Progress towards achieving the government’s drug strategy objectives risks being wasted without funding certainty for local authorities, warns a report from the Public Accounts Committee (PAC).
The fact that the government has only committed to funding until 2024-25 will make it difficult for councils to ‘rebuild’ the treatment workforce, it says. ‘The PAC is disappointed that government departments seem unwilling to explore how to provide local authorities with more confidence over long-term funding,’ it states.
Efforts to reduce drug-related harm were seeing ‘mixed’ progress, according to the committee. The report welcomes the achievement in recruitment so far, with more than 1,200 new drug and alcohol workers already recruited by last year against a target of 950 by 2024-25 (DDN, November 2023, page 4), but finds ‘less progress in reducing drug use and related harms’.
The 80 per cent increase in drug-related deaths in the decade to 2021 was unacceptable, it states, with the sharp rise in drug use among younger people also ‘particularly concerning’. Although the latest OHID figures show a 10 per cent increase in the number of young people in contact with treatment services (DDN, February, page 4), the number fell by 50 per cent between 2010-11 and 2021-22, the report states.
Annual spending on treatment services fell by 40 per cent in real terms between 2014-15 and 2021-22, a ‘significant erosion of councils’ capacity and capability to deliver in this area’, and creating variations in local outcomes that have yet to be properly addressed. ‘Despite high drug use in particular amongst young people, the government’s strategy makes little reference to age, gender, ethnicity, or how people with different characteristics may experience drug misuse and treatment,’ says the committee.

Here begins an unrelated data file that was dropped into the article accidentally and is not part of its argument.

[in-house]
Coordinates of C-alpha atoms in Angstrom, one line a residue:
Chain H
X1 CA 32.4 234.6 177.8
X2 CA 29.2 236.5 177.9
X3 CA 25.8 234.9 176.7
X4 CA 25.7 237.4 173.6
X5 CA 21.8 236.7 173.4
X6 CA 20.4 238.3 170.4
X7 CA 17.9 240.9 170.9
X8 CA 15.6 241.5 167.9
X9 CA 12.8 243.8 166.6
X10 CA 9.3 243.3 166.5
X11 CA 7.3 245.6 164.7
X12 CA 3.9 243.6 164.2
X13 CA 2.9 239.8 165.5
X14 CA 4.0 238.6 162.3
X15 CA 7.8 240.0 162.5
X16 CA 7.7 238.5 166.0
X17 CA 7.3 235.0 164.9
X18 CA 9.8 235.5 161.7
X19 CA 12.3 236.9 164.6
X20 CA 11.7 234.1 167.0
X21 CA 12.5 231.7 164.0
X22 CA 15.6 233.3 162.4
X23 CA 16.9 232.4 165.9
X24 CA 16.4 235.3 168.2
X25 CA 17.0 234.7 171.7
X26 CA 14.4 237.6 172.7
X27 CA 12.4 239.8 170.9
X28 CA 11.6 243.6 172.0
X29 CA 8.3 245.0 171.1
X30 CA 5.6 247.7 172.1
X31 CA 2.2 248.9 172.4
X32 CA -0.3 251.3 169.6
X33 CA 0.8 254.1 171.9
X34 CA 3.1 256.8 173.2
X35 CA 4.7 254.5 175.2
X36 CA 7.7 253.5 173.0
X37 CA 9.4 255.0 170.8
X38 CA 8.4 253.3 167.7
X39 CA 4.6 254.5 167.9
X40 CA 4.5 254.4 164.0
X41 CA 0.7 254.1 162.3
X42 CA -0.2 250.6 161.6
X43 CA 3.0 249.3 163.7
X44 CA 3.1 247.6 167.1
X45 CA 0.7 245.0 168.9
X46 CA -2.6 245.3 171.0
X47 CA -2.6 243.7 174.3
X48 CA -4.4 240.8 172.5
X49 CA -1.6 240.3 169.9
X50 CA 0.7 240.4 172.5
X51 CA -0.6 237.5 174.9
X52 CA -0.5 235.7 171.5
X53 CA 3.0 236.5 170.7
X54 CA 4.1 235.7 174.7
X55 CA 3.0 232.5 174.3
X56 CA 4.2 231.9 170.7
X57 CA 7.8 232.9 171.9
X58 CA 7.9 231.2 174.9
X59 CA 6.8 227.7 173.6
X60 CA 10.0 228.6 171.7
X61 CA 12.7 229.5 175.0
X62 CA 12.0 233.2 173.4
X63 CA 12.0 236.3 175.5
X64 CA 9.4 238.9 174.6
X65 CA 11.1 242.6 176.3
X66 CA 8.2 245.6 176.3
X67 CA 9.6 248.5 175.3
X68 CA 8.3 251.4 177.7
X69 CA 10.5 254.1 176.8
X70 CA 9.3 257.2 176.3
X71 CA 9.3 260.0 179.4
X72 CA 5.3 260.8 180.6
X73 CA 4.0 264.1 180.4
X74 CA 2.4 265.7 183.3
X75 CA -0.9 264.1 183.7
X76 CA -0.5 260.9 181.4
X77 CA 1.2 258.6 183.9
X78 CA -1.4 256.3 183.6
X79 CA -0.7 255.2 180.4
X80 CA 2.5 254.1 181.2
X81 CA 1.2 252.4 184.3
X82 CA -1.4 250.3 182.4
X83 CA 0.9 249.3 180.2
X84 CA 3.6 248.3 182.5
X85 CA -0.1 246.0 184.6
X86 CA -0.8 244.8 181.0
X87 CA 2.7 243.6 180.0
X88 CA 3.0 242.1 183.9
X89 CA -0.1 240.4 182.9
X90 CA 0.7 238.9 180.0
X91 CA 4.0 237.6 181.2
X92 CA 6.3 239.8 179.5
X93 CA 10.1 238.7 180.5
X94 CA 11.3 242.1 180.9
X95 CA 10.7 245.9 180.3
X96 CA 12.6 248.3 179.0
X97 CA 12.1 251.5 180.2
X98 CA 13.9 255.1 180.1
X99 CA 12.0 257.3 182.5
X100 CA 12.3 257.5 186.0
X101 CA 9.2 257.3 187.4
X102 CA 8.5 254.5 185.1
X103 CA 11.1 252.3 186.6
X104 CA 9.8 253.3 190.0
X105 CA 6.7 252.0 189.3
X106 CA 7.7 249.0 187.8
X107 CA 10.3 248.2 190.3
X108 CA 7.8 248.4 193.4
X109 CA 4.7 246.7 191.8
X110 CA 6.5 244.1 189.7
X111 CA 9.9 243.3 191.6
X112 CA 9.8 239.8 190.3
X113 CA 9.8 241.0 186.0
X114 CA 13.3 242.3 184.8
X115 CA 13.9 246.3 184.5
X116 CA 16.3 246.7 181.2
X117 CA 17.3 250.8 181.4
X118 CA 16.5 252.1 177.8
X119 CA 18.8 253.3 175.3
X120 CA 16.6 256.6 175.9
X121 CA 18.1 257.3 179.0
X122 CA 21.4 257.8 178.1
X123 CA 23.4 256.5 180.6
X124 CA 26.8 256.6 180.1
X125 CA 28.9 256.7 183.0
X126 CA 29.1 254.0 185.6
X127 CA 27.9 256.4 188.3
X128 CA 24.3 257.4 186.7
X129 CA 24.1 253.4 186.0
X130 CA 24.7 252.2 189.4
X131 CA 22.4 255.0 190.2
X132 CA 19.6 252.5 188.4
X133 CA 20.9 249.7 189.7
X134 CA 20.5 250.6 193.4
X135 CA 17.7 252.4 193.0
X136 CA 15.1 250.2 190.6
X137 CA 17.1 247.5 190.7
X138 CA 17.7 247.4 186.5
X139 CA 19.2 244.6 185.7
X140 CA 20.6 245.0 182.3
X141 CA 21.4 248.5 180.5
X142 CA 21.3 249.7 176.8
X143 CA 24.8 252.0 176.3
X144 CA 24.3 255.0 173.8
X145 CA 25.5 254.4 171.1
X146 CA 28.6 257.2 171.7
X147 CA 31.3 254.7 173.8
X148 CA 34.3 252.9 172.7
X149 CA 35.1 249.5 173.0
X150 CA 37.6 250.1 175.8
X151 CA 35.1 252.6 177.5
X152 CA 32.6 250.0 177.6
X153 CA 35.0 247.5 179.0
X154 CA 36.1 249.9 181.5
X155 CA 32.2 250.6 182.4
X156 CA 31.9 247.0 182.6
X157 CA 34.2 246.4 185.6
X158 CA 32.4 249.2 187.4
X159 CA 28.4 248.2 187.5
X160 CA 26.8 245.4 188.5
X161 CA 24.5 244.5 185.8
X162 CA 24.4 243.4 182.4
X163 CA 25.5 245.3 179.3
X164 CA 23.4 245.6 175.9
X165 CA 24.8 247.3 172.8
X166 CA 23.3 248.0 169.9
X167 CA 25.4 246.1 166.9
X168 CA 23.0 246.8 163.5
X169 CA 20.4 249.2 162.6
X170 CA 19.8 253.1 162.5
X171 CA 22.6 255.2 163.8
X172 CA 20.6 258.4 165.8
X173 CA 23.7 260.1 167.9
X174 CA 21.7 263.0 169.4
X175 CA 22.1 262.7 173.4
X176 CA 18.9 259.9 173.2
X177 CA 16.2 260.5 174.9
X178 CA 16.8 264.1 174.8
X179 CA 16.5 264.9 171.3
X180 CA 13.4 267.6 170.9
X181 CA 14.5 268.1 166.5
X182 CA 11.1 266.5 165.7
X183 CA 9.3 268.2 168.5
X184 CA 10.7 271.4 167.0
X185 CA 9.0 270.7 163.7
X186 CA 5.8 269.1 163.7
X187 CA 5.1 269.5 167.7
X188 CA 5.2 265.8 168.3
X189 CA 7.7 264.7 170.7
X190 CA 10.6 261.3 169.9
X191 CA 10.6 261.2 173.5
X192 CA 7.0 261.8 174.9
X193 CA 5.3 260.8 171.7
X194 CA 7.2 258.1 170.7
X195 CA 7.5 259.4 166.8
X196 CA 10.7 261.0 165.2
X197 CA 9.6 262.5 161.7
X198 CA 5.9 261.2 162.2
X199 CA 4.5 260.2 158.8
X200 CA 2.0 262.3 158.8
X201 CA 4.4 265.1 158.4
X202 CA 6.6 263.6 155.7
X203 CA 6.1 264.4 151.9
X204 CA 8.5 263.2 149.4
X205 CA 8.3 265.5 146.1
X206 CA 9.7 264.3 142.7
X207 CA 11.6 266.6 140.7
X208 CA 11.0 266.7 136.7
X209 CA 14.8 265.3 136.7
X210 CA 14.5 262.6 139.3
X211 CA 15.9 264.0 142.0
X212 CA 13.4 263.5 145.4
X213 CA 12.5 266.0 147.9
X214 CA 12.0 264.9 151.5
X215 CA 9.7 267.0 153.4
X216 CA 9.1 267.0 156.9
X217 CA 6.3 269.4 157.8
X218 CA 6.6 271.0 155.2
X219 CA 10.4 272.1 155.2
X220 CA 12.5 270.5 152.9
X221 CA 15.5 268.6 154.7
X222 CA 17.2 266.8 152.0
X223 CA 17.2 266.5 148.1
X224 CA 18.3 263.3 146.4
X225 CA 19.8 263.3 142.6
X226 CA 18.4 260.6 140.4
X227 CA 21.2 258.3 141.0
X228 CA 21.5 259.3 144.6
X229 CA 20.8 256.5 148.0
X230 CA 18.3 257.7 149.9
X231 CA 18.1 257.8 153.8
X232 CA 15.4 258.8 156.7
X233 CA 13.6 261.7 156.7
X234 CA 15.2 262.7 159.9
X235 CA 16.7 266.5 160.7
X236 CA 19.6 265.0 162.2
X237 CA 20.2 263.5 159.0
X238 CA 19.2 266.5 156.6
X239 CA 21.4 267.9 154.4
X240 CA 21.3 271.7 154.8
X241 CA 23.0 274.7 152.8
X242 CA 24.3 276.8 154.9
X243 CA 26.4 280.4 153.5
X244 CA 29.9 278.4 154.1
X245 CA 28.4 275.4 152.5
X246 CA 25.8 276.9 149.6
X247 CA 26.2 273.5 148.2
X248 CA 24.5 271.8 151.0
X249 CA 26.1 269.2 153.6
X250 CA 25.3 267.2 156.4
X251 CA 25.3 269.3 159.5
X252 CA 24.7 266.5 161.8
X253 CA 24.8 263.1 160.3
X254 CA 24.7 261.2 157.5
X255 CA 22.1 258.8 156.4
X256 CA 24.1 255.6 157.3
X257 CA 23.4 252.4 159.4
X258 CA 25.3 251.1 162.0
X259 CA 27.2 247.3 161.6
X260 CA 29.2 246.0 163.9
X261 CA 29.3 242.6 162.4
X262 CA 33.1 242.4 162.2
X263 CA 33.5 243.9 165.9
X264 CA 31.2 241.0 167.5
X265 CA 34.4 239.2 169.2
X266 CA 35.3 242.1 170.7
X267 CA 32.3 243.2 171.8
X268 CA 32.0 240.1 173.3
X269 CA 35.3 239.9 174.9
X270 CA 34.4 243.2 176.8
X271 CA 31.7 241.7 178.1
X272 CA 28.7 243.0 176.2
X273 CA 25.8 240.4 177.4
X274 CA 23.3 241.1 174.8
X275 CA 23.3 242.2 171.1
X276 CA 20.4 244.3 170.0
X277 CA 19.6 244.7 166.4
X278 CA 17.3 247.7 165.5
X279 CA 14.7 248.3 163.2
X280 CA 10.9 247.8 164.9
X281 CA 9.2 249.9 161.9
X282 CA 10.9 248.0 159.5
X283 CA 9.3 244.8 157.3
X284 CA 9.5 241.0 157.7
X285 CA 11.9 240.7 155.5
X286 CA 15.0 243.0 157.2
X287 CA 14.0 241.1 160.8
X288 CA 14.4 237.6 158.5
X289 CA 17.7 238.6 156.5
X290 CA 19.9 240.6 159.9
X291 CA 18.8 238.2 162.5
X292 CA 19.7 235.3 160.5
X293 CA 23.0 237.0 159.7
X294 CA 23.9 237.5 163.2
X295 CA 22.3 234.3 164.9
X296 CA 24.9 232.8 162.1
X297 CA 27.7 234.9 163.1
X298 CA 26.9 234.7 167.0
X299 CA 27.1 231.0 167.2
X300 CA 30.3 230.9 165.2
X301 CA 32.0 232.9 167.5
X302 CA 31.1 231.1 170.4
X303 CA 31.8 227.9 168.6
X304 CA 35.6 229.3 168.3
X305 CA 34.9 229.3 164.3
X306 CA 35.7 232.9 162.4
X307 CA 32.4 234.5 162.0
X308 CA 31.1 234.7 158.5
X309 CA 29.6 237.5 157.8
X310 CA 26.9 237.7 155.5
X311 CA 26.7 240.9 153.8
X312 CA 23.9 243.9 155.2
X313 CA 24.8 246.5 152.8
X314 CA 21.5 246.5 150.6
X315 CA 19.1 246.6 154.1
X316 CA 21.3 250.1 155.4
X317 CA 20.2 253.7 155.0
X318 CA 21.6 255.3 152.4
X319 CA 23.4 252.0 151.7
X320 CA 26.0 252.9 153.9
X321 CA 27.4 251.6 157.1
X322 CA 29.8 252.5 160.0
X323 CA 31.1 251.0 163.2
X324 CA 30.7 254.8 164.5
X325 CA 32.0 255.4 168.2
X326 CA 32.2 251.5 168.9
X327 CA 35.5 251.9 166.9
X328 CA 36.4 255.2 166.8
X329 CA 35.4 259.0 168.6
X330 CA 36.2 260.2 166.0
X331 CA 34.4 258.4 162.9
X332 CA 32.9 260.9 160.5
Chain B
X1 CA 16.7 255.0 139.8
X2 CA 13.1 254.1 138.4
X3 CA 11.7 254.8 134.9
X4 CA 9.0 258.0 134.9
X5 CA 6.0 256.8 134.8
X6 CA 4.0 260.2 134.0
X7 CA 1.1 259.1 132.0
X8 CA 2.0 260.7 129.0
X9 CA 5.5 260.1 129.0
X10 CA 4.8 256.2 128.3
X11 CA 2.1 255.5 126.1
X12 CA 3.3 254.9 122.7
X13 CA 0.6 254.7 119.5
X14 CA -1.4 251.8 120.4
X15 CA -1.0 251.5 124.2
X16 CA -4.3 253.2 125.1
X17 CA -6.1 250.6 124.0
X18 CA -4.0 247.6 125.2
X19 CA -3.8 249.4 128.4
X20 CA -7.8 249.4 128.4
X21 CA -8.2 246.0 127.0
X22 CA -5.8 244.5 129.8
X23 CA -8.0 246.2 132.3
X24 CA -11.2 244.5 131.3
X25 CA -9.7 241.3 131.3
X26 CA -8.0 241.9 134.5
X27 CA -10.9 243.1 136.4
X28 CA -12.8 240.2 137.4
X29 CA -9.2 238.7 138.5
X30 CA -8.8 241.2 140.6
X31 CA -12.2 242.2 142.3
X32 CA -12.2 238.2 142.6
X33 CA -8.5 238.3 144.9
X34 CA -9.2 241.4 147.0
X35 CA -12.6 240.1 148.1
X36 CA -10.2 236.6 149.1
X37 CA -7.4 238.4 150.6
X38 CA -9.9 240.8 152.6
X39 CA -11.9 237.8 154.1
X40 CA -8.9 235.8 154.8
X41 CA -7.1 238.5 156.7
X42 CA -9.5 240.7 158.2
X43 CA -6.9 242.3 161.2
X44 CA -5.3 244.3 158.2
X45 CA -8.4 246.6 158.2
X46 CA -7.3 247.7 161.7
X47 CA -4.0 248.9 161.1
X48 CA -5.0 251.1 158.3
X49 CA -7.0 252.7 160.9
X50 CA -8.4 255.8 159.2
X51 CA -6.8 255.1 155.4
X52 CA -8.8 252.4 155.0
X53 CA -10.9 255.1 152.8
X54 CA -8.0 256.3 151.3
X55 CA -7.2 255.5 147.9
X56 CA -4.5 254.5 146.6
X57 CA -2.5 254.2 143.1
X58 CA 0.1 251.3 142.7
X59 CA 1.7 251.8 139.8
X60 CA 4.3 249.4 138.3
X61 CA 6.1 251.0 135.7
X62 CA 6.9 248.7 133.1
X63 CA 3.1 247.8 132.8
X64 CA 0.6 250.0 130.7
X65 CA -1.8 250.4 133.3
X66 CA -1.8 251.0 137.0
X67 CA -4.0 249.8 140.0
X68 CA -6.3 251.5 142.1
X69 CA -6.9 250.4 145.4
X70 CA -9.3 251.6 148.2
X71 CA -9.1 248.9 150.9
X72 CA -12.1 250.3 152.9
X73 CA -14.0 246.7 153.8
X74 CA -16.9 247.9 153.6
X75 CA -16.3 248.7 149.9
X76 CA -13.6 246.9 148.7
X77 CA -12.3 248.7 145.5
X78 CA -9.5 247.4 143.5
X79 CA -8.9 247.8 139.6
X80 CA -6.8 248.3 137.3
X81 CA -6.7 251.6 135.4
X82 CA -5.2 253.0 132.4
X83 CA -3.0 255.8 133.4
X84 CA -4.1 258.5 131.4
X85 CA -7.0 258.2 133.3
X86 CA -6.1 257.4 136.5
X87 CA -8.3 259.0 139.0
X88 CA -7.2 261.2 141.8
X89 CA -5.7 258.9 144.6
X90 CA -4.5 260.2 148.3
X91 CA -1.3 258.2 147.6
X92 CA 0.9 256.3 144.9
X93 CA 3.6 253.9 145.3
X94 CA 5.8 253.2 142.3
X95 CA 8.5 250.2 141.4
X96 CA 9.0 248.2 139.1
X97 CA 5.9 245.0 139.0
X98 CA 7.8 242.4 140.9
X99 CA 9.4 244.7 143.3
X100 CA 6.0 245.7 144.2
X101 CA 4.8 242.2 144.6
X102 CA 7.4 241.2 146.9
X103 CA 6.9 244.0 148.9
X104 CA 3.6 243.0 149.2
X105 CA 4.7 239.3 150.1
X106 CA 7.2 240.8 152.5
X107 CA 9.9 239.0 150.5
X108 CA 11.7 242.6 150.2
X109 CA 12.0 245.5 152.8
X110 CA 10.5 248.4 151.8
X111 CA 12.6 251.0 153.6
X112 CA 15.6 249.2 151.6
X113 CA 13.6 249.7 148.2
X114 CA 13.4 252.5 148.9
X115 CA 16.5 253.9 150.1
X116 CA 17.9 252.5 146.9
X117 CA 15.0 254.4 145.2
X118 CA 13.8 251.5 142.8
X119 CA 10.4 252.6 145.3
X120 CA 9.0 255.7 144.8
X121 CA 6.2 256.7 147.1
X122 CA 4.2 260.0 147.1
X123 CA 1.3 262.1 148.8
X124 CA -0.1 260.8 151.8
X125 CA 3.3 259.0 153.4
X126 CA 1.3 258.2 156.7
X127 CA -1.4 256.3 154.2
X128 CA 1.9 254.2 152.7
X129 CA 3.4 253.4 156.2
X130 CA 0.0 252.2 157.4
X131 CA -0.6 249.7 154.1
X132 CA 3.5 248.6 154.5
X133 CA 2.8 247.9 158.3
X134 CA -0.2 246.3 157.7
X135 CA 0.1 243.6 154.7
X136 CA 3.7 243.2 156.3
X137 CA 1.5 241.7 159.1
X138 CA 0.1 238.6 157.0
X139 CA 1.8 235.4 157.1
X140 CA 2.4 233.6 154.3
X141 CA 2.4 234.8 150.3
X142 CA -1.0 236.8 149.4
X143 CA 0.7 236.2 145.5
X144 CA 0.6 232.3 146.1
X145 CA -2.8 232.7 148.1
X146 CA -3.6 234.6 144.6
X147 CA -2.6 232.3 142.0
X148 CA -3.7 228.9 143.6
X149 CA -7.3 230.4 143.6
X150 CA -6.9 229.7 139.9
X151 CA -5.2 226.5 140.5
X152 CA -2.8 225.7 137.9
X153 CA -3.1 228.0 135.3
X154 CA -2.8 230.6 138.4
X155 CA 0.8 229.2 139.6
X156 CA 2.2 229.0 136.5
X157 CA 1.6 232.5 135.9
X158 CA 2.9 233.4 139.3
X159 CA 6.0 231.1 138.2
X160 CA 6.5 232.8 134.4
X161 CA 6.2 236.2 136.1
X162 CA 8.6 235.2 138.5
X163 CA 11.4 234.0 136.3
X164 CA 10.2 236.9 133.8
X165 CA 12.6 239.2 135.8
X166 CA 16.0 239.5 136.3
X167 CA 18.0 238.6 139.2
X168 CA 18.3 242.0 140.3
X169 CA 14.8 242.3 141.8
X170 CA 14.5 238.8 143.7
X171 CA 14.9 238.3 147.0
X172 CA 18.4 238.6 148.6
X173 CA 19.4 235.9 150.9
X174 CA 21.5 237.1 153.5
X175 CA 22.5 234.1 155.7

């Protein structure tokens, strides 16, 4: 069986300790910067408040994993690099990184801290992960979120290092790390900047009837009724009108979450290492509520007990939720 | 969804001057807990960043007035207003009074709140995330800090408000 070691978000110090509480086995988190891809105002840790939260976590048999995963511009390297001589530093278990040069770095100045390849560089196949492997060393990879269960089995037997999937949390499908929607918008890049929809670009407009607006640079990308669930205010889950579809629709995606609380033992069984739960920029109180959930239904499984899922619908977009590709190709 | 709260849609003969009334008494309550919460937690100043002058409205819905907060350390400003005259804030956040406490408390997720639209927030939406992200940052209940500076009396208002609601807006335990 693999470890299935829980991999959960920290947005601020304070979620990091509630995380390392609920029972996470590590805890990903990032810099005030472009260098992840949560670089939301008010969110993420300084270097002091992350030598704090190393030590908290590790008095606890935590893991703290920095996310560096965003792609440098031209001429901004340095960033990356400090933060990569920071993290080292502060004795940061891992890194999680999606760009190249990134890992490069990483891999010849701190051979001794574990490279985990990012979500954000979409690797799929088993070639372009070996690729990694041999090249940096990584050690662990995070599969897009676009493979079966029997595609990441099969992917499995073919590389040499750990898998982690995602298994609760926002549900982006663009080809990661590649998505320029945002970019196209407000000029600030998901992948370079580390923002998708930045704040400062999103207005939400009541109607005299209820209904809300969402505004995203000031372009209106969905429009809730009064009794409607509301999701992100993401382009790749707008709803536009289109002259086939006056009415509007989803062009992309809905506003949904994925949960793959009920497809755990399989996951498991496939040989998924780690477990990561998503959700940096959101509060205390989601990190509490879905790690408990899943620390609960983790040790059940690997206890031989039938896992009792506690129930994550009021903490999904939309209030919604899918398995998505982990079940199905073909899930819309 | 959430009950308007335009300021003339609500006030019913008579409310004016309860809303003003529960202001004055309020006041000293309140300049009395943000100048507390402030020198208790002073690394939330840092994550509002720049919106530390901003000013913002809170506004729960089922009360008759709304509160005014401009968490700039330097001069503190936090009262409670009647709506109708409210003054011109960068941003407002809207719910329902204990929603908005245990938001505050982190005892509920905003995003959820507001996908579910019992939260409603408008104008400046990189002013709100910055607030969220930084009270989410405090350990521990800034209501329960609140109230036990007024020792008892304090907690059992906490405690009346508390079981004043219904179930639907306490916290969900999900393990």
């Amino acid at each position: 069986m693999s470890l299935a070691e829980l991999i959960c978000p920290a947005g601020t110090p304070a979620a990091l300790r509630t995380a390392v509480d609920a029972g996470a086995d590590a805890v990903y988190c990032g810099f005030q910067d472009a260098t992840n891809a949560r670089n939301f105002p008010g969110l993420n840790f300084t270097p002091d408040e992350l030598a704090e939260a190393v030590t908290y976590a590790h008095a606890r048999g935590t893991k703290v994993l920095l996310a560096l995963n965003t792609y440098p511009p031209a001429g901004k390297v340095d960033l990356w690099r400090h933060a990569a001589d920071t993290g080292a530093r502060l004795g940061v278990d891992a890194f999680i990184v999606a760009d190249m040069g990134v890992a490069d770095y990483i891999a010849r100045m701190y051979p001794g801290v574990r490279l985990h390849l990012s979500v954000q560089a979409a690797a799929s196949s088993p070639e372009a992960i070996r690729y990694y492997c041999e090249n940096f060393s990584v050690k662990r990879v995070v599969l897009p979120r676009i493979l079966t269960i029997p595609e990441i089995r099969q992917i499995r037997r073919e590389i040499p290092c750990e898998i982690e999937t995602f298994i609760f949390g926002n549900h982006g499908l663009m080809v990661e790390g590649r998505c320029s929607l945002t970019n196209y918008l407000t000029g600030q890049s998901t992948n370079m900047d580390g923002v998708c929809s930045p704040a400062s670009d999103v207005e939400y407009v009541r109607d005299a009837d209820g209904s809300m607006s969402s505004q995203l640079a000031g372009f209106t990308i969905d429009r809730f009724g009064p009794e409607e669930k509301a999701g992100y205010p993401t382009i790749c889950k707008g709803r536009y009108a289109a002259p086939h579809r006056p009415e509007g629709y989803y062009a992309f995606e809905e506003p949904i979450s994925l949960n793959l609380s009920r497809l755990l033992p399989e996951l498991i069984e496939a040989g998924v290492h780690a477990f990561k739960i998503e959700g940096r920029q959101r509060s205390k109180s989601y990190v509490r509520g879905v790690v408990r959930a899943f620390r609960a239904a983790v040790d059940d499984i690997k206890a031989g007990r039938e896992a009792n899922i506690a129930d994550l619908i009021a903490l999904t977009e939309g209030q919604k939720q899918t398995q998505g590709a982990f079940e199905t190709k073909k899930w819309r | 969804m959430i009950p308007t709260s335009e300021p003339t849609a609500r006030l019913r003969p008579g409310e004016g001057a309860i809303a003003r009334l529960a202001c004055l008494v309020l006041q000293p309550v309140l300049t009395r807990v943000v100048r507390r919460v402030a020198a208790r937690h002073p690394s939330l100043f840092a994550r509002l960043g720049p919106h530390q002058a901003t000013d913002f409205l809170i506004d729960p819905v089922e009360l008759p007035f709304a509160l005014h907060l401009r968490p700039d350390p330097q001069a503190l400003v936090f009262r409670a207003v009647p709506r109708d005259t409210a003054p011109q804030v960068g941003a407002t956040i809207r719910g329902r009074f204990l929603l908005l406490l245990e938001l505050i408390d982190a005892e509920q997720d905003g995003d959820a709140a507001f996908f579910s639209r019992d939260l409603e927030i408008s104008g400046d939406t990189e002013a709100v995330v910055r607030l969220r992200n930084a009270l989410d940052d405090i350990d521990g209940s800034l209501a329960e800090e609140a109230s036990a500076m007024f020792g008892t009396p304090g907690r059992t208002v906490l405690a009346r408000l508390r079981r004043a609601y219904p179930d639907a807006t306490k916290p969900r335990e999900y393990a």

‘The report therefore calls for the government to properly understand the barriers facing differing cohorts of people who use drugs and ensure that councils are sufficiently targeting these groups.’ Departments will also need to work collaboratively and adapt to evolving threats, it adds.
‘The tragic deaths and harms caused by illegal drug use are a desperate blight on our whole society,’ said committee chair Dame Meg Hillier MP. ‘As with our previous alcohol treatment services report, our committee is having to remind government that local authorities need long-term certainty to carry out what is some of the most challenging treatment there is to provide.
Some progress has been made, in particular in recruiting 1,200 new alcohol and drug workers and bearing down on county lines drugs supply. But deaths continue to rise, drug use showed no reduction in the last ten years, and the harm caused by illegal drugs is growing. The government must now dig deep and prove that it is serious about delivering the long-term change implicit in its own strategy.’
While government investment had enabled the sector to increase the number of treatment places and to strengthen the workforce, short-term funding commitments made delivering sustainable support challenging, agreed Turning Point’s chief operating officer, Clare Taylor.
‘It is important that the government remains committed towards building up skills and capacity in the sector, through continued and sustained investment. We need to work hard to make sure that substance use services are inclusive to groups underserved, including young people, working with specialist organisations to improve support and increase the number of people receiving treatment.’
‘Given the tragic levels of drug-related deaths in our communities, changing trends in drug use among young people, and the increasing use of synthetic opioids, long-term funding must be put in place so local authorities and treatment providers can deliver the breadth and quality of treatment and recovery services that our communities need and deserve,’ added Change Grow Live’s deputy chief executive Nic Adamson.
‘We can only tackle the harms from drugs with a multi-agency approach, and it’s going to take time – facts that are recognised in the government’s own ten-year drug strategy. But long-term planning only works if we know we have the funding, and without sustained investment we risk undermining the early, encouraging progress that has been made.’
Reducing the harm from illegal drugs at https://committees.parliament.uk/work/7920/reducing-the-harm-from-illegal-drugs/publications/